iSeeChange: A Hard Harvest
This year has been a difficult one for fruit growers on the Western Slope. As fruit picking season develops, the realities of the weather we’ve seen are evident.
Steve Ela runs Ela family farms in Hotchkiss in the North Fork. Standing out in his orchard, he knows this year was unusual.
“It’s a crazy year," says Ela, "as most people in the North Fork know, we had a number of hard freezes but one night in particular really hurt all the North Fork and Cedaredge growers.
“That night pretty well took out our apple crop – we maybe have a 5 percent crop this year. Our pear crop is also about 5 percent. We have a handful of plums. Our peach crop is about a 25 percent crop overall, but within that, some varieties have an 80 percent crop and other varieties have nothing,” he says.
Most of his trees bloomed three weeks early, thanks the early spring. Normally that would mean fruits three weeks early, but the cool, wet period we’ve been in has slowed that process. Everything is off, and he can’t predict when he’ll be ready to pick.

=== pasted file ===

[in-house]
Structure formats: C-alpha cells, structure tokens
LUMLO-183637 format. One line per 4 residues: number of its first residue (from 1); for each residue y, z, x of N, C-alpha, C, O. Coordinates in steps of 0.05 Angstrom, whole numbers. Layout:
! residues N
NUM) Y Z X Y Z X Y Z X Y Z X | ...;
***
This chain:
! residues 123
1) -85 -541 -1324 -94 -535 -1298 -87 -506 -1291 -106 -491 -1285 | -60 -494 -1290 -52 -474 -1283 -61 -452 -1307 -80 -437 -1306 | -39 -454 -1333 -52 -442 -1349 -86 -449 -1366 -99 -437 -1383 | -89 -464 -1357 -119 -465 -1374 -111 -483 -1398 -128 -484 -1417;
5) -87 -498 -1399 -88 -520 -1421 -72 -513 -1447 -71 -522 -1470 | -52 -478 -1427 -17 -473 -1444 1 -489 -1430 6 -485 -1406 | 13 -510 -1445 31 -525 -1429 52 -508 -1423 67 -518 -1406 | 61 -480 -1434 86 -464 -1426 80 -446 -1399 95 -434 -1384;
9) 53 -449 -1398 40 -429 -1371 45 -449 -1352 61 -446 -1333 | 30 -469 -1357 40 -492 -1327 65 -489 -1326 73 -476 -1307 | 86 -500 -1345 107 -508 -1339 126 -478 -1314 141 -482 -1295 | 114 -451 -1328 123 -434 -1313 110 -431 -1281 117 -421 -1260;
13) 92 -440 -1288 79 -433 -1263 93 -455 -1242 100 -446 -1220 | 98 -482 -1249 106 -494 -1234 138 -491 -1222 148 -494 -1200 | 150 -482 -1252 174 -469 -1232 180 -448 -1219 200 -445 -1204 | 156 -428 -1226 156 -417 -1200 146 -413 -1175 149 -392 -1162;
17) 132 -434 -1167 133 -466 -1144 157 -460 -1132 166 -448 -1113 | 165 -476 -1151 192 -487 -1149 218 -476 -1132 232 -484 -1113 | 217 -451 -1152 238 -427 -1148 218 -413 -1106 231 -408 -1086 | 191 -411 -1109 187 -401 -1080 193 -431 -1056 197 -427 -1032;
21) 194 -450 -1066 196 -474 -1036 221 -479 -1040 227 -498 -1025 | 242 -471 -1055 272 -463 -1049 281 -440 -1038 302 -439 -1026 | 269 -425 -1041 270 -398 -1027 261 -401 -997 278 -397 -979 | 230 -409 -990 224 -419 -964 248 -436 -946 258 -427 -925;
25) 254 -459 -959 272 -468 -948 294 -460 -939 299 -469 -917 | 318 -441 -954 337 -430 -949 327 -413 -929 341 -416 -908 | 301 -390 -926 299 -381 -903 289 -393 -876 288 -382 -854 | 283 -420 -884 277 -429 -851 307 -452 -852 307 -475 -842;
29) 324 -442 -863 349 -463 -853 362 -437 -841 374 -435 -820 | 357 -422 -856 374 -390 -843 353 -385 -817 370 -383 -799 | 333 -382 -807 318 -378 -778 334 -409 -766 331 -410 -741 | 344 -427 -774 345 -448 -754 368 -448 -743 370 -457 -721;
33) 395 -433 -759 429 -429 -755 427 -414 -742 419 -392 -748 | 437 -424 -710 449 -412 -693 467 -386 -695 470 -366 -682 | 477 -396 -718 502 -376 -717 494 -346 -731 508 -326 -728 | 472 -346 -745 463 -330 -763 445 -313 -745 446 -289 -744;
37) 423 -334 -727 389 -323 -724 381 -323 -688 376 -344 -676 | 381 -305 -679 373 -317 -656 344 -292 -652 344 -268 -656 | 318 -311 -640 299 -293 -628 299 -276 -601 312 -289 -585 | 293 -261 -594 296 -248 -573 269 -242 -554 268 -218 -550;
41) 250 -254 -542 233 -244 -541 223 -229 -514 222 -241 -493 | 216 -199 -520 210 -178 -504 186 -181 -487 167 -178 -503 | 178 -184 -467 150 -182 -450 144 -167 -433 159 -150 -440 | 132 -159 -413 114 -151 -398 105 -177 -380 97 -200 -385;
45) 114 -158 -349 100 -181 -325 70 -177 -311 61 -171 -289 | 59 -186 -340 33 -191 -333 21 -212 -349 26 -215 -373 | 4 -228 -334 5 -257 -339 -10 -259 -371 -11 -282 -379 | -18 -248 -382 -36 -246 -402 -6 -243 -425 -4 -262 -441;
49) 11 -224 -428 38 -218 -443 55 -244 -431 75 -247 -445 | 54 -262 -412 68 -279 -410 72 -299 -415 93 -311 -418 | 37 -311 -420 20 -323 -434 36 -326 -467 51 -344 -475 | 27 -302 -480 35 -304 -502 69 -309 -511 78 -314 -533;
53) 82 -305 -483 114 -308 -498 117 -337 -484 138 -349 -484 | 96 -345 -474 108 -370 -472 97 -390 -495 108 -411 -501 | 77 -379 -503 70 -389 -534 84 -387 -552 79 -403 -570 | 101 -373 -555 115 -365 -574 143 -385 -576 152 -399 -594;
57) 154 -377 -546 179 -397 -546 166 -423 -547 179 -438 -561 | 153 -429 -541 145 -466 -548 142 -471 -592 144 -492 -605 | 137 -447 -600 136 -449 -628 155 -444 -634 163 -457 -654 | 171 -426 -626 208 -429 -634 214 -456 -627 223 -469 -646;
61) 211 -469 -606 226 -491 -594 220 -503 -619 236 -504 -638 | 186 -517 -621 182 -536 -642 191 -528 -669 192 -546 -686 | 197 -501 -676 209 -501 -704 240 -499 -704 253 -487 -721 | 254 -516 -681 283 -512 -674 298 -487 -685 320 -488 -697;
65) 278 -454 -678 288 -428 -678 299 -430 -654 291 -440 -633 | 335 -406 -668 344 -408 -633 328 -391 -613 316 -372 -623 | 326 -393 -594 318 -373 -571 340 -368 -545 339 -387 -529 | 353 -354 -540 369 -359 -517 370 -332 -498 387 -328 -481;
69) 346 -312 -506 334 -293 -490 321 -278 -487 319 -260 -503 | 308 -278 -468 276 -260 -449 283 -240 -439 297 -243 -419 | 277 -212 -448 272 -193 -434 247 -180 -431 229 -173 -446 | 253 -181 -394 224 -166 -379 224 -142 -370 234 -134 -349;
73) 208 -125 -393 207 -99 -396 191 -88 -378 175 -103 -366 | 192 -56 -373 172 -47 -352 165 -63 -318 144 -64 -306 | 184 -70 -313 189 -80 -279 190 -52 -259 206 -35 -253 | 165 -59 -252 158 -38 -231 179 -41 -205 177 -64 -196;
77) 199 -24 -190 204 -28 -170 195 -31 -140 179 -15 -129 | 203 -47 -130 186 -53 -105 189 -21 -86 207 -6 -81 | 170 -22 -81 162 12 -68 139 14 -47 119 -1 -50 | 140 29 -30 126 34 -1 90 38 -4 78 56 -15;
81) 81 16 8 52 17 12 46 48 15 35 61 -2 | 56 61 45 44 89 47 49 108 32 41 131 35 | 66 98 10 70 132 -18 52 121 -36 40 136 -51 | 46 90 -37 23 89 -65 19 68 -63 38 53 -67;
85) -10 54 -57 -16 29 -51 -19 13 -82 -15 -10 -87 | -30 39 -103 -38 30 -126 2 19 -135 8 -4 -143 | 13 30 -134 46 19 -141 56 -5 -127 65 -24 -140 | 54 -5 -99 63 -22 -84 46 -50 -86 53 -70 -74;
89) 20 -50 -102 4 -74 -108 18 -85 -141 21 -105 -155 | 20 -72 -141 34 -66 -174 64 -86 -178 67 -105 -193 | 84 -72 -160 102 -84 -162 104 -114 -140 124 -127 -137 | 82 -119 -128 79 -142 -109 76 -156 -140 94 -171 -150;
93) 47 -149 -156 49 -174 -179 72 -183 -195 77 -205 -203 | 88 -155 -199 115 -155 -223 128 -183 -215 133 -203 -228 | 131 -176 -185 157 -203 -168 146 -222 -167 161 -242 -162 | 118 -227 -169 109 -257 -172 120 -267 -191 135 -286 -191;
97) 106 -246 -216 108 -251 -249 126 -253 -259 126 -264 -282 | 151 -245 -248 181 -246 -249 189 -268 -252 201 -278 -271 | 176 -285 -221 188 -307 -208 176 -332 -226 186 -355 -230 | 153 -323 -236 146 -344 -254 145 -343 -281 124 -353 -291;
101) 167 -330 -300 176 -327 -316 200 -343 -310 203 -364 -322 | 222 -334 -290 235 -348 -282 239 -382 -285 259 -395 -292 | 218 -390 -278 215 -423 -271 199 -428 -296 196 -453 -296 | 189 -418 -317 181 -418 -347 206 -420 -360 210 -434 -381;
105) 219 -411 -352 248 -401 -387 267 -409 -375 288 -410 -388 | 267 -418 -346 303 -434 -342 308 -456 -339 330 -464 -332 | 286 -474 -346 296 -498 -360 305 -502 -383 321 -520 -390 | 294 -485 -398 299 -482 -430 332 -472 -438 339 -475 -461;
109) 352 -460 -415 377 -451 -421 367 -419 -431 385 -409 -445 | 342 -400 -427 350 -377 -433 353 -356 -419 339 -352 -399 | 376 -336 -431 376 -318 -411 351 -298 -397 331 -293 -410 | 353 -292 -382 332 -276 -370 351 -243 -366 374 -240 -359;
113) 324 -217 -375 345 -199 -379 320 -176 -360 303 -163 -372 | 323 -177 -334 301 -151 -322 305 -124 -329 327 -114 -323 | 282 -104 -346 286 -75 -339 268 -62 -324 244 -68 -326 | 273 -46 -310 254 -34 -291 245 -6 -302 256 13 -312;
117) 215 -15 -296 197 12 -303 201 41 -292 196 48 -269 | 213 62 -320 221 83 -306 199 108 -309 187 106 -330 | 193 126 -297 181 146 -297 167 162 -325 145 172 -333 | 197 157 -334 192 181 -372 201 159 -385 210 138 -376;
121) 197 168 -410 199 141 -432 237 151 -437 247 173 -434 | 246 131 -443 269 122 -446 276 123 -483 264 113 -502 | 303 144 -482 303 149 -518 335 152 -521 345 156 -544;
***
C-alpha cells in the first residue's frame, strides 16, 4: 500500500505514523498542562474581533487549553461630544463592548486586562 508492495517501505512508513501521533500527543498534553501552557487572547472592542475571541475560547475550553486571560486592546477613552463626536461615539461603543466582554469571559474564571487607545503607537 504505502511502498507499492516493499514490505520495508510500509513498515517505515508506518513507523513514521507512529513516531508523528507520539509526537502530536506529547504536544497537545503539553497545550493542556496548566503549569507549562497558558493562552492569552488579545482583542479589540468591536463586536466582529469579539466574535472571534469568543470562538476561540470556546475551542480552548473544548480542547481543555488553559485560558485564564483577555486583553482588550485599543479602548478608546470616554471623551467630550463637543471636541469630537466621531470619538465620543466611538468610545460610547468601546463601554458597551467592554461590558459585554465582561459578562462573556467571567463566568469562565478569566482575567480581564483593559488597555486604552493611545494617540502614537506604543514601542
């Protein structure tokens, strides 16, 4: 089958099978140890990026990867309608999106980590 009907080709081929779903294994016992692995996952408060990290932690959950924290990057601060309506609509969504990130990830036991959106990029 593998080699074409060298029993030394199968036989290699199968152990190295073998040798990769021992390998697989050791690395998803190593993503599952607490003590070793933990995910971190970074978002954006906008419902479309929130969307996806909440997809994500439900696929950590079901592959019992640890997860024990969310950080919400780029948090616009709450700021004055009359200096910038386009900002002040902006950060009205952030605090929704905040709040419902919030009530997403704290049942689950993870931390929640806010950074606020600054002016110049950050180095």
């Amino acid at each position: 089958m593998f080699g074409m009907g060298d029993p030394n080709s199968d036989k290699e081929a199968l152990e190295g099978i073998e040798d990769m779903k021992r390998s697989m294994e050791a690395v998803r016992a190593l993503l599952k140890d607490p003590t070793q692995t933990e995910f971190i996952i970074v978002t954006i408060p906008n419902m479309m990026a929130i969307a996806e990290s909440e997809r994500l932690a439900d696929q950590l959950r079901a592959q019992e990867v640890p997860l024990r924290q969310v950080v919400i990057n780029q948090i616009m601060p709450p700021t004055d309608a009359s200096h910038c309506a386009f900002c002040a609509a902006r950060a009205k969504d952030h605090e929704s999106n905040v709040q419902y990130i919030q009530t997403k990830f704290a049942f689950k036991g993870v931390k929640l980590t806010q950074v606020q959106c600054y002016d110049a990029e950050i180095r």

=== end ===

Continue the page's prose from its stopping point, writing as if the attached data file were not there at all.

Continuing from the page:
“All our marketing is based around when we can start picking," says Ela. "With perishable crops like peaches or cherries, it’s very difficult to wait to start picking and then really work on your marketing because then you’re really behind the gun. What we really need to be doing is having stuffed picked and shipped right away. That’s the best quality.”
This moisture is also spreading mildew and fungal infections around the fruit. The wet is definitely unusual. Joe Ramey is a meteorologist with the National Weather Service in Grand Junction.
“So far we’ve had 7.54 inches of precipitation here at the Grand Junction airport. That’s 2.84 inches above normal. Last year, as an example, we’d had less than 4 inches of rain, so we’re nearly double what we were last year.”
Ramey is quick to point out, though, that a normal year is actually rare.
“What I like to say about climate here in Western Colorado is we never experience average conditions. We have what we call ‘climatological average’- it’s 30 years averaged together. All those 30 years are wacky: they’re dry, they’re wet, hot, cold. We average those together, and very few of those years look like the climatological average.”
Within that noise of data, the warming climate is changing things, affecting the whirlwind weather the Western Slope is used to.
If you’ve noticed unusual things this year, let us know at iseechange.org.